Streaming platforms have been focused on single tracks and playlists in recent years, but as physical sales continue to decline they are increasingly seen as the saviours of the 70-year-old album format.
As revealed in the latest issue of Music Week, DSPs including Amazon Music, Apple Music, Deezer, Spotify, YouTube Music and 7digital are supporting National Album Day, the industry initiative led by ERA and the BPI and organised by Record Store Day’s Megan Page. Unlike RSD, though, National Album Day is agnostic when it comes to the issue of physical or digital.
Now Deezer has opened up about its album plans as it reveals data on consumption exclusively to Music Week. As well as unveiling the Top 20 streamed albums so far this year, Deezer has revealed how much of its global music consumption is based on users listening to albums - 16.3%, the third largest source of listening. That compares to 34.07% for editorial playlists, the biggest source of consumption; tracks saved as users’ favourites account for 20.91% of listening.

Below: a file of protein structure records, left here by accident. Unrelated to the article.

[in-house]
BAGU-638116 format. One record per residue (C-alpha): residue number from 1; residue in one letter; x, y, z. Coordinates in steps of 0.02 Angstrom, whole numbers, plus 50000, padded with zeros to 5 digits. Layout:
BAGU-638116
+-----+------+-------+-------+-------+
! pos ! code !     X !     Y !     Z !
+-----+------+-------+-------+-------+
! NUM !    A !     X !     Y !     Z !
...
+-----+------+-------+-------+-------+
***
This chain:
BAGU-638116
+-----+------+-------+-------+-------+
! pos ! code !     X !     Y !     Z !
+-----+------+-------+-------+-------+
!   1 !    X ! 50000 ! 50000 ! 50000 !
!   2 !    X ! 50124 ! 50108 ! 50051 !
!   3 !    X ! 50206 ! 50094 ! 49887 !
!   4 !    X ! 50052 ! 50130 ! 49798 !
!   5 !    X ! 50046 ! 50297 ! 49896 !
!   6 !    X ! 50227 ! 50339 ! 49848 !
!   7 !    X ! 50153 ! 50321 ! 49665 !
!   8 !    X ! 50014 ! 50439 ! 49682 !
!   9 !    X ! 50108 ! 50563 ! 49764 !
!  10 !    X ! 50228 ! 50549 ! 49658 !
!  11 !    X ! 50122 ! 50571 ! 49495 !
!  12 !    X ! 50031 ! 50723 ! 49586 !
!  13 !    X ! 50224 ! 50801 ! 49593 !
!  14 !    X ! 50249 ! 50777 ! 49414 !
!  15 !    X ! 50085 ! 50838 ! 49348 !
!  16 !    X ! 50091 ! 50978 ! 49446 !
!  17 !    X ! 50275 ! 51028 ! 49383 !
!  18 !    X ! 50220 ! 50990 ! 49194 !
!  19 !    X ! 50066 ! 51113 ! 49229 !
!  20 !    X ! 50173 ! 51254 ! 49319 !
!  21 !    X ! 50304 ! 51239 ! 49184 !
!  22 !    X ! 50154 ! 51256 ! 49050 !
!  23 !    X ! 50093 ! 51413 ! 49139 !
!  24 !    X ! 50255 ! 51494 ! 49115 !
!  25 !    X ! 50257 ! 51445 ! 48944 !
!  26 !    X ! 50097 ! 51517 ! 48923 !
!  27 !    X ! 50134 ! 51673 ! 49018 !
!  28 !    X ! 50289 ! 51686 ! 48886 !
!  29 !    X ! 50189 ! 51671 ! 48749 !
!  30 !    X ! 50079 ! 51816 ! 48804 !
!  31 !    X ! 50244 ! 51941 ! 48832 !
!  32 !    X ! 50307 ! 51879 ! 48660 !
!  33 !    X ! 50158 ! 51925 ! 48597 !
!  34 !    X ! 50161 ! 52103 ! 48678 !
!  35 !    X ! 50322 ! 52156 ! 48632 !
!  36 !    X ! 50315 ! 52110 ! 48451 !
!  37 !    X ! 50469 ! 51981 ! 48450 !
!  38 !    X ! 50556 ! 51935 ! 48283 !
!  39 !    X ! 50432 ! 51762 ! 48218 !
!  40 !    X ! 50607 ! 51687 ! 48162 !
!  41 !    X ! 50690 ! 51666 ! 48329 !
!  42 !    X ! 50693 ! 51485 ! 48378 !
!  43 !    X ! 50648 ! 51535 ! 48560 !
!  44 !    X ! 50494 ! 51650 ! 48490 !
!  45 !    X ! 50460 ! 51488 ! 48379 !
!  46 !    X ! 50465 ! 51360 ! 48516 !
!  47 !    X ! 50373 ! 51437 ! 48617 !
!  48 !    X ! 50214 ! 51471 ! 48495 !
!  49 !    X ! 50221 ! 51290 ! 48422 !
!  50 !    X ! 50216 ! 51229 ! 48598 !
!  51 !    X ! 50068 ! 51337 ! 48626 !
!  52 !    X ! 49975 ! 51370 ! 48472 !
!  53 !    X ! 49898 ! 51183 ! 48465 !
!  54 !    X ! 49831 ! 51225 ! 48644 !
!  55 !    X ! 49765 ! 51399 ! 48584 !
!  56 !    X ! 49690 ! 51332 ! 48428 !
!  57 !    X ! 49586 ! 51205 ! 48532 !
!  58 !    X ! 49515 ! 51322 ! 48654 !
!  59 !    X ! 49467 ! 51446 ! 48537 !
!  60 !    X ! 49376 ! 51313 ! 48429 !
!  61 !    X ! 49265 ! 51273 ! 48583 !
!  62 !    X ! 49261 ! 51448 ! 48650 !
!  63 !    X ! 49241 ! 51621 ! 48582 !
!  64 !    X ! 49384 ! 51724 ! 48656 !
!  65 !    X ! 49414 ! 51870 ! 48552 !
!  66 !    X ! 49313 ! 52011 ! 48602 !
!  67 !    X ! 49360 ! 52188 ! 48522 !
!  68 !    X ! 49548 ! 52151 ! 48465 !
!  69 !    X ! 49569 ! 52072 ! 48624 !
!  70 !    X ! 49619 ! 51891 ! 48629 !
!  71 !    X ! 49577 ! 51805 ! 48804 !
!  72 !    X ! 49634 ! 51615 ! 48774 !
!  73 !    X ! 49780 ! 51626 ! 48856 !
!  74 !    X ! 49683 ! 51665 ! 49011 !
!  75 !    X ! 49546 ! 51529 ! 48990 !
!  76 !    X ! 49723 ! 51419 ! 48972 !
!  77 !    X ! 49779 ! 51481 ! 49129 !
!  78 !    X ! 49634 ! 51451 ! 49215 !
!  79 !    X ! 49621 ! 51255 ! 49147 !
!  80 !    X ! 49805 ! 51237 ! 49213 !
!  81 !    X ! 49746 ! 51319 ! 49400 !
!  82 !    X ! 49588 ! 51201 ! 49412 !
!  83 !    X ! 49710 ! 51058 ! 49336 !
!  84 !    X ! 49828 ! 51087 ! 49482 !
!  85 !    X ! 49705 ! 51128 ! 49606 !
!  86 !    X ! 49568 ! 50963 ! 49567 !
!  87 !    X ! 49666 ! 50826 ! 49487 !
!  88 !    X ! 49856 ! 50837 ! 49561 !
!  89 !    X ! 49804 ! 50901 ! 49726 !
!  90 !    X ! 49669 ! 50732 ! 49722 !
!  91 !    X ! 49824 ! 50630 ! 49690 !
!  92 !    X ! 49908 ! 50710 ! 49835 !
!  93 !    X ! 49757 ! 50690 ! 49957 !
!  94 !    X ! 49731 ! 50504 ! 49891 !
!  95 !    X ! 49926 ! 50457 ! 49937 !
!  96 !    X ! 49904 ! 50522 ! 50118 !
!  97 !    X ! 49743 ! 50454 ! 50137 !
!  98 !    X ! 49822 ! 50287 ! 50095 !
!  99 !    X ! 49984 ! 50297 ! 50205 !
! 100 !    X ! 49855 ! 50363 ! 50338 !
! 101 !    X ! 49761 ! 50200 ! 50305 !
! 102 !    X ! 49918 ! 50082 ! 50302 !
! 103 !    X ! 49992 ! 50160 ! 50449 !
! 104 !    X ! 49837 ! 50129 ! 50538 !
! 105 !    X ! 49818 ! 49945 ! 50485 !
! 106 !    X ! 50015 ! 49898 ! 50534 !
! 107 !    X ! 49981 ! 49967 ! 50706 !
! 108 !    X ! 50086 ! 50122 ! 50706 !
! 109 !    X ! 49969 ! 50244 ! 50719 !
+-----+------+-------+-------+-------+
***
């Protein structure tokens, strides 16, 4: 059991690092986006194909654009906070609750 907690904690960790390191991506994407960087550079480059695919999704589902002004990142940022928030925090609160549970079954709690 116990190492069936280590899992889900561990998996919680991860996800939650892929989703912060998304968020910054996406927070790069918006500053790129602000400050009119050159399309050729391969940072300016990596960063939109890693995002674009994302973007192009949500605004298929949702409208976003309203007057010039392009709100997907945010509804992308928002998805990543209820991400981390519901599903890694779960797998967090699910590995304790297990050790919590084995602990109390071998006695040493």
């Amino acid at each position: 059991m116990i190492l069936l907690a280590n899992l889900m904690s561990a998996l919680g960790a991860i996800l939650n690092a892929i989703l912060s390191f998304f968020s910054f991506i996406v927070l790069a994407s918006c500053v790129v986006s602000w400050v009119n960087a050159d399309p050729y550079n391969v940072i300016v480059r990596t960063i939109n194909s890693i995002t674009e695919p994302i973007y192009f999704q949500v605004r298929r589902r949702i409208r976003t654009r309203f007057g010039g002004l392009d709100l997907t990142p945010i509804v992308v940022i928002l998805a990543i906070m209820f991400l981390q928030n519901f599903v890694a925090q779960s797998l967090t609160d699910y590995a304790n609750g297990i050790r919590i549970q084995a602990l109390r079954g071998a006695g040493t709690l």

Kim Bayley, ERA CEO, said: “Digital services like Deezer have been instrumental in ensuring music fans can access a broad array of content in the best way for them. Our research shows that the majority of fans including teenagers listen to albums on a weekly basis and the breadth of content in the Deezer chart speaks to the album’s continued relevance and broad appeal.”
In addition to revealing its Top 20 list below, Deezer will also celebrate National Album Day on its homepage with nods to the best albums of 2018, the most iconic LPs of all time and a fp genre albums. Here, artist marketing senior manager, Marie Lallia, opens up about the DSP’s strategy for albums and helping to create career artists…
Do you think the album has a future?